Referring now to FIG. 1B, the semiconductor structure of FIG. 1A is shown with a patterned photo-resist layer 16 formed thereon. The resist pattern is used to protect the areas where active regions of devices will be formed. This patterning may be accomplished by means of standard lithography and etching techniques which are well-known in the art.
Referring now to FIG. 1C, the semiconductor structure shown in FIG. 1B is shown after an etching step and a photo-resist clean step. The etching step operates to remove all of the nitride layer 14 that is exposed, i.e., that which is not covered or protected by the photo-resist pattern 16 and some portions of the oxide layer 12.
Referring now to FIG. 1D, a field oxide region 18 is grown, by way of example, by a thermal growth process using wet or dry oxidation, in the exposed areas not covered by the nitride pattern 14. A typical field oxide region may rise above the surface of the surrounding semiconductor area by about 1000 to 4000 angstroms.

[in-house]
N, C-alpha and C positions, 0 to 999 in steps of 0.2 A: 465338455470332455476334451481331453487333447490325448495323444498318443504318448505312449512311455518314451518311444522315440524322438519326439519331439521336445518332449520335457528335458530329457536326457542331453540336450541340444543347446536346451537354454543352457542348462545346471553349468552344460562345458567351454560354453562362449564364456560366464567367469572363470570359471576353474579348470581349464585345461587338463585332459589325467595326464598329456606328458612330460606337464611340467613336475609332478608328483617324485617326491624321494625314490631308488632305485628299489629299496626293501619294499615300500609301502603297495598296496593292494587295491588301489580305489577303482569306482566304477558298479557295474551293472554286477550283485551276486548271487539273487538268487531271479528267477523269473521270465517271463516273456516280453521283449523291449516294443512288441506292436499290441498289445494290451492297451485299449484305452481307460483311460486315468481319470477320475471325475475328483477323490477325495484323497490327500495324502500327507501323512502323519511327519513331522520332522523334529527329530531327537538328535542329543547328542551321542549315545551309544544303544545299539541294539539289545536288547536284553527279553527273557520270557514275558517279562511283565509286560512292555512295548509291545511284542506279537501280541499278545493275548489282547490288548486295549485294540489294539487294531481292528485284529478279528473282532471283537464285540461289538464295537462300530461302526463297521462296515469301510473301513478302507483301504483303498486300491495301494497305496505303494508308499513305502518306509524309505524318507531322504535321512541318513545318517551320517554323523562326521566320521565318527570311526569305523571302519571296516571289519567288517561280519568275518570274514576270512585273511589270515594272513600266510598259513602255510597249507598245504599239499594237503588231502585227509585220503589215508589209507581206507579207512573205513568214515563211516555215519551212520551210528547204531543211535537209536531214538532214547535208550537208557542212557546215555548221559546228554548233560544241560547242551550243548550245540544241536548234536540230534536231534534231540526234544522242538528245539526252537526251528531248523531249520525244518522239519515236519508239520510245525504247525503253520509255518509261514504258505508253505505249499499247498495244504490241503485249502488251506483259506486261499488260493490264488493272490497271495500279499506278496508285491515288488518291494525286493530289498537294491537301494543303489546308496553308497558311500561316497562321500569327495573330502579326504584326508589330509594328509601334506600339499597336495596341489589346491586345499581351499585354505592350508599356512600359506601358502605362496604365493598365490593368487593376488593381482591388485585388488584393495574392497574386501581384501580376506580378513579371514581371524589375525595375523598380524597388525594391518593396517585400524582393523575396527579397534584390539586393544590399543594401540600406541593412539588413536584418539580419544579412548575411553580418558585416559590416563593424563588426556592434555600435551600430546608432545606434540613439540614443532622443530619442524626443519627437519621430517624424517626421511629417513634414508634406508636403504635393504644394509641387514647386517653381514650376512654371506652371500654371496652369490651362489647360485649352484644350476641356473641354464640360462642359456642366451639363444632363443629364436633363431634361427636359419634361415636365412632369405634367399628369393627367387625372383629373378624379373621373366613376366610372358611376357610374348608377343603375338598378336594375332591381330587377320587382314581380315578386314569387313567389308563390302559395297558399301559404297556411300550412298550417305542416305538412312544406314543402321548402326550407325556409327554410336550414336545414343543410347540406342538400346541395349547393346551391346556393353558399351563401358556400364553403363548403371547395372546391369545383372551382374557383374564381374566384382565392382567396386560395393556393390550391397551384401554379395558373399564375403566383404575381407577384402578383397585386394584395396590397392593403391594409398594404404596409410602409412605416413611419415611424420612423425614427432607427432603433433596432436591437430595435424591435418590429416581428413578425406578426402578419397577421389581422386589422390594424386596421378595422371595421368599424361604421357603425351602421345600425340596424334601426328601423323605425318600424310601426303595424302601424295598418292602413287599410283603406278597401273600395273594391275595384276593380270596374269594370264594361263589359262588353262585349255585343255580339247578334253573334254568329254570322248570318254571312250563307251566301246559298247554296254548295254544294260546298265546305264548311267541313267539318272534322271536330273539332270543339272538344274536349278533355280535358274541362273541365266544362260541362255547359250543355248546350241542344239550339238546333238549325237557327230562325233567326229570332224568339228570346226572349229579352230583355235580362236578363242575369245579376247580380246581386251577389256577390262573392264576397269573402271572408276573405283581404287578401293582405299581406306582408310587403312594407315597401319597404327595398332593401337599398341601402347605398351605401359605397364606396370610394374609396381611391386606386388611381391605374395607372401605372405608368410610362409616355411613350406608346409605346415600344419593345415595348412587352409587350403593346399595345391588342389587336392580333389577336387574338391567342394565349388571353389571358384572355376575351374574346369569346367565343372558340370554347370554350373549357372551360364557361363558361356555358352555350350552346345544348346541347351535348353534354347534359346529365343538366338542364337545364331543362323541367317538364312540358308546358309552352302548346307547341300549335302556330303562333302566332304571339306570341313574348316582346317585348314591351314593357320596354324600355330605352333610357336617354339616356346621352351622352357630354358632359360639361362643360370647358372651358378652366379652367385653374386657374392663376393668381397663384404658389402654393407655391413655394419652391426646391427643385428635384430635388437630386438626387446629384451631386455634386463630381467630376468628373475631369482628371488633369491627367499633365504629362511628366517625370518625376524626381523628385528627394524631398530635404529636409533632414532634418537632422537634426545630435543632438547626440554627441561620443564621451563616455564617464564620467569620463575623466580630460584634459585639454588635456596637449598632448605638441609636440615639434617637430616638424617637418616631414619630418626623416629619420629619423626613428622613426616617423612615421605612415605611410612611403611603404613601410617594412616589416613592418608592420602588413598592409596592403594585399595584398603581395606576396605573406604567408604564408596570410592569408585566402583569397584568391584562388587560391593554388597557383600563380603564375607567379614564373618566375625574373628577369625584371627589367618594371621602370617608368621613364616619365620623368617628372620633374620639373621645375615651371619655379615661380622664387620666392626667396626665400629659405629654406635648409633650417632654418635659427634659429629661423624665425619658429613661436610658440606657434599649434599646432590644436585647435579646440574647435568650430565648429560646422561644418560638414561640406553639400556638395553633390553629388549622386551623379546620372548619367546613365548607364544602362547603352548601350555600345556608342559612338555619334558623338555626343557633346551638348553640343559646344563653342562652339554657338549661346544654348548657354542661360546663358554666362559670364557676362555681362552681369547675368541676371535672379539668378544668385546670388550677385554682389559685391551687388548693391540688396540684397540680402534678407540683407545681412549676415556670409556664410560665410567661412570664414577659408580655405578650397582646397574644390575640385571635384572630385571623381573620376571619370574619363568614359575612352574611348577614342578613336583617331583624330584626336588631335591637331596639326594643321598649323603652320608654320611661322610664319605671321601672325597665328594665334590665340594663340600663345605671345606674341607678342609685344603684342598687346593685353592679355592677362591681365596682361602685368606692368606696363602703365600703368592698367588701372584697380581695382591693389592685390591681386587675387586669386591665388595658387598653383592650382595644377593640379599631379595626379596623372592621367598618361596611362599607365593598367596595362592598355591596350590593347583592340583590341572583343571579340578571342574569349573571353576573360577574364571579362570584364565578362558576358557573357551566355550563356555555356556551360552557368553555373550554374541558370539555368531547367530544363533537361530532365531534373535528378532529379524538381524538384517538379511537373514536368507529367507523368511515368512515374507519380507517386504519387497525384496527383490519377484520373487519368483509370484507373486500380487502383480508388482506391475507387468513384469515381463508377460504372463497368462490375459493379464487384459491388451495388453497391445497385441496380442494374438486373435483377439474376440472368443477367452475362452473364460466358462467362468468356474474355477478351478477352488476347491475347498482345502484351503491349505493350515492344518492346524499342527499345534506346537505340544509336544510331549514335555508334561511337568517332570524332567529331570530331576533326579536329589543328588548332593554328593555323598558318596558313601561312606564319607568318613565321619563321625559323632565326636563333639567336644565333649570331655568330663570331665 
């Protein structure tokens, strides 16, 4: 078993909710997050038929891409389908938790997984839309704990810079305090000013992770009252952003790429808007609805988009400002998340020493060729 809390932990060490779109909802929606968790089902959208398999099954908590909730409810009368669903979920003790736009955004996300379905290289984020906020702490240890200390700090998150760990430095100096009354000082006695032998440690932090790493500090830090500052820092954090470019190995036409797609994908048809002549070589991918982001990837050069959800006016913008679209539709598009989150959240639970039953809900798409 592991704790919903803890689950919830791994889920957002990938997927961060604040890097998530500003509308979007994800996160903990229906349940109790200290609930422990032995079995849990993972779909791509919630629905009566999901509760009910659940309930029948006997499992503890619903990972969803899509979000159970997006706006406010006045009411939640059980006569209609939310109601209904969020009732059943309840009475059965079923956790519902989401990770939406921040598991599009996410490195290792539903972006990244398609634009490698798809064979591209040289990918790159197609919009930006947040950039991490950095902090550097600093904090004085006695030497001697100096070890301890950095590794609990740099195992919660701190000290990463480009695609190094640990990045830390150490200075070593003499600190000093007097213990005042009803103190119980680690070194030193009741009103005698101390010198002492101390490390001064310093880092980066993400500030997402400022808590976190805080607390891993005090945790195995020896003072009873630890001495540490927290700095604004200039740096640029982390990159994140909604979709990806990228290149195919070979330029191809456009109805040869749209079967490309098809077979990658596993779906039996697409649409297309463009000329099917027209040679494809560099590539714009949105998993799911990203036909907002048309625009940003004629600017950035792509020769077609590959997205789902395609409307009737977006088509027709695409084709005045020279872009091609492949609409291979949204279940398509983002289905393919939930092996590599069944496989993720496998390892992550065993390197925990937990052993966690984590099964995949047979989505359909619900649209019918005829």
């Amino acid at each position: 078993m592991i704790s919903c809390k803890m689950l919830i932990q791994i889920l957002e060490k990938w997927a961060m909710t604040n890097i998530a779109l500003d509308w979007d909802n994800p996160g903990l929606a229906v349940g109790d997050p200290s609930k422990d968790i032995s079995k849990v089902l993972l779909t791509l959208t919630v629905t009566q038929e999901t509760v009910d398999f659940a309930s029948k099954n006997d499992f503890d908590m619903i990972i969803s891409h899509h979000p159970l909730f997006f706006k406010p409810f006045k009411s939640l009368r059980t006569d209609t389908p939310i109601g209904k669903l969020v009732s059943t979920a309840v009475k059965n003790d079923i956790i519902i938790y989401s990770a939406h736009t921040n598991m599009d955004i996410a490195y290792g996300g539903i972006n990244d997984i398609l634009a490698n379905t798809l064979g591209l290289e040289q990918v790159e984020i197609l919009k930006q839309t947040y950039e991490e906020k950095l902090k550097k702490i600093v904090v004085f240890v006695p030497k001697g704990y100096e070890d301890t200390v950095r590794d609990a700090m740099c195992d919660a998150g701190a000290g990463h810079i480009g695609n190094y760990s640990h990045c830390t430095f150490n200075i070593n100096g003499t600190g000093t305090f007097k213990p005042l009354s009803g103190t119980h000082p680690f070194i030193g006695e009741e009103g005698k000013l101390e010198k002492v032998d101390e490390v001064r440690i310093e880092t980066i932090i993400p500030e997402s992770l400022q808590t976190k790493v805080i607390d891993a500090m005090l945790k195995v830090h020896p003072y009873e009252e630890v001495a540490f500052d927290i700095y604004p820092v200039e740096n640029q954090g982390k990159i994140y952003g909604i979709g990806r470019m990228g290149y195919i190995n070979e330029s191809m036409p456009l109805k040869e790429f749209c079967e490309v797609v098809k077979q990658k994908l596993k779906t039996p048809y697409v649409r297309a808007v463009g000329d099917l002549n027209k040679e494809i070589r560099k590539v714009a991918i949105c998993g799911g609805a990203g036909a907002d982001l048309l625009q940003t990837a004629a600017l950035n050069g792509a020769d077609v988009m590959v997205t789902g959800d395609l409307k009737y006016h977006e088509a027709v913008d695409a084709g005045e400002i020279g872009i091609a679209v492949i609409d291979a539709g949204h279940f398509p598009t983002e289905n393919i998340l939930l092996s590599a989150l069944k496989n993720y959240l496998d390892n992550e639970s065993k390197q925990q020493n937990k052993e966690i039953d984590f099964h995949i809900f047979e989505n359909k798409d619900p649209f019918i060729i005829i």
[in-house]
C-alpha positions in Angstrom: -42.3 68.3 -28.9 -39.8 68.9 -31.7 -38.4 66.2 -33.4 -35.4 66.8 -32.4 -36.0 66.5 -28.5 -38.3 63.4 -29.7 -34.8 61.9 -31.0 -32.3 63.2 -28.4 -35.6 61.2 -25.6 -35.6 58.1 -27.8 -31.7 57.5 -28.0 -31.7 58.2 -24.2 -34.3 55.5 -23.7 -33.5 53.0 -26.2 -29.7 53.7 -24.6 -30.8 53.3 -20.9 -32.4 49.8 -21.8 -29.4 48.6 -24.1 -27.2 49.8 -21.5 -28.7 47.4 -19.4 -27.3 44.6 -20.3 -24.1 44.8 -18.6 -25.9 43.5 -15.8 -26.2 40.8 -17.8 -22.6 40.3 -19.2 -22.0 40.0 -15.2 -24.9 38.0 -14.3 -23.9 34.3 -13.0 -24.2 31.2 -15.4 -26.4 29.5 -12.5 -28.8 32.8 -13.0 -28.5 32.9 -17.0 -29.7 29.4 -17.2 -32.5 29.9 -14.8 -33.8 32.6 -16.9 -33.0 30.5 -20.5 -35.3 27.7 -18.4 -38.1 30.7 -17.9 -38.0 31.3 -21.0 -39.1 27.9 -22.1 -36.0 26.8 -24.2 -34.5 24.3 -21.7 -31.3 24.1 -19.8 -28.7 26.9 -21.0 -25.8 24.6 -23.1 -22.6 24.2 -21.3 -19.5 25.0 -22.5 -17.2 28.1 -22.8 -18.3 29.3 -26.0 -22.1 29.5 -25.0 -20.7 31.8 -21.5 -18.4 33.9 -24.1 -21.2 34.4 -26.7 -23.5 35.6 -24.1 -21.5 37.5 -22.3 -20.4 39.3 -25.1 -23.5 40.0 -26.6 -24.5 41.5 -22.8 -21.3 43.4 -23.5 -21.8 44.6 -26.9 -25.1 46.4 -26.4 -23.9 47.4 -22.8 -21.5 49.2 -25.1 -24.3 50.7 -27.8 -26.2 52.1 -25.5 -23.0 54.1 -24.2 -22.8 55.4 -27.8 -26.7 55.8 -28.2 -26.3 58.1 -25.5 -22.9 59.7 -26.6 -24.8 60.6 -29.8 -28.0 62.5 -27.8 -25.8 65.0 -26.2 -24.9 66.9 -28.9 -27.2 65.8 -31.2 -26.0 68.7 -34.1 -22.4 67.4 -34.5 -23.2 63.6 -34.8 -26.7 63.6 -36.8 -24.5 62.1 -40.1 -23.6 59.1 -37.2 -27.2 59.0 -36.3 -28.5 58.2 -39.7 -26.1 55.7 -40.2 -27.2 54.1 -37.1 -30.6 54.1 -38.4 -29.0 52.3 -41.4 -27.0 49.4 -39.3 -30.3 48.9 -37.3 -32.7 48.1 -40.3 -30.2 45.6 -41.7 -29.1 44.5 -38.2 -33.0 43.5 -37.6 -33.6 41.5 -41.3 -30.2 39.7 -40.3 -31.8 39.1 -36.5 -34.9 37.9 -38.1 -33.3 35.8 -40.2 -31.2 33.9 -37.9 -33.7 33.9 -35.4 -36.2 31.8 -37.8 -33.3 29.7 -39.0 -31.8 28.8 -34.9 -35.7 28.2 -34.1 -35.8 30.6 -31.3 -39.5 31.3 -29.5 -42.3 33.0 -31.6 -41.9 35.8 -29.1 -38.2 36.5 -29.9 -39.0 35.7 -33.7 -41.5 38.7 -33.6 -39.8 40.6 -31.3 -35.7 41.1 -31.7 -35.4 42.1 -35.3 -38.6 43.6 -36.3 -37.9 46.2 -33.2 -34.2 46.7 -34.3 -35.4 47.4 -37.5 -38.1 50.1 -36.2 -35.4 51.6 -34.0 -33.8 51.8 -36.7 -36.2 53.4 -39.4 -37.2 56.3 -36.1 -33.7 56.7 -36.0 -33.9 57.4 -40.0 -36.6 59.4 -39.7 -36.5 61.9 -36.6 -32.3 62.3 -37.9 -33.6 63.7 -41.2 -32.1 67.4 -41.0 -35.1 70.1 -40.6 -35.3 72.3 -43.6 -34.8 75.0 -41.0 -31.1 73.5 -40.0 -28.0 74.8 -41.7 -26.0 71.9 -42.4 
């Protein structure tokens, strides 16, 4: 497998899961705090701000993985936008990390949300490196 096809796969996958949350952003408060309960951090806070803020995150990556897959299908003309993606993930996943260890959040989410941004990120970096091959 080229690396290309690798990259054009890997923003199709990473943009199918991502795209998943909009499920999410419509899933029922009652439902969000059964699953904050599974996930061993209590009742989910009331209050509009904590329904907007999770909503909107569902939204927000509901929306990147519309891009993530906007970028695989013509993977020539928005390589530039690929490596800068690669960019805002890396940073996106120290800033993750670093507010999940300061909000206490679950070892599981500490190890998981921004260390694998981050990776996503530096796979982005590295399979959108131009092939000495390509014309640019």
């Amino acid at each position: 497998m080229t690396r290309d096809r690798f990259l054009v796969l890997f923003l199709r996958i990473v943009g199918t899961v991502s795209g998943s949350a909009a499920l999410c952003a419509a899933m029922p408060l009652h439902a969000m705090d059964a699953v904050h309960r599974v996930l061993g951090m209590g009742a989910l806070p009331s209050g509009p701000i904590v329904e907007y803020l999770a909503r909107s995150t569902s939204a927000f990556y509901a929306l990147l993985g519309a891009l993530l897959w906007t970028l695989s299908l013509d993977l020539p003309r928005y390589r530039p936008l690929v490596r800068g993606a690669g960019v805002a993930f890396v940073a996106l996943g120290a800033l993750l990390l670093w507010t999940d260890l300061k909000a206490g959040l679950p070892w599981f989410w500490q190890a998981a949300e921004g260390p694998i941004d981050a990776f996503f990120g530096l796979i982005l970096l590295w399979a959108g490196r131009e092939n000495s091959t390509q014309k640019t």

Referring now to FIG. 2A, the nitride pattern 14 is removed by means of a nitride clean step and a thin oxide layer 20 is formed over the semiconductor substrate. This thin oxide layer 20 may be formed utilizing standard thermal growth techniques in an oxidation ambient. In thermal grow processes, the silicon oxide layer 20 will be formed on the exposed silicon substrate, but typically no additional oxide will form on the field oxide regions 18. Note that some deposition processes are available that may form extra oxide on the regions 18. In a preferred embodiment, this oxide layer 20 may be on the order of 100 angstroms. Following the formation of this oxide layer 20, a conductive polysilicon layer 22 is deposited thereover, by way of example, by a CVD process. The polysilicon layer may be amorphous polysilicon and may include doping, or doping may be added after deposition to provide a desired conductivity. This polysilicon layer 22 typically will be deposited to a thickness on the order of 500-1100 angstroms.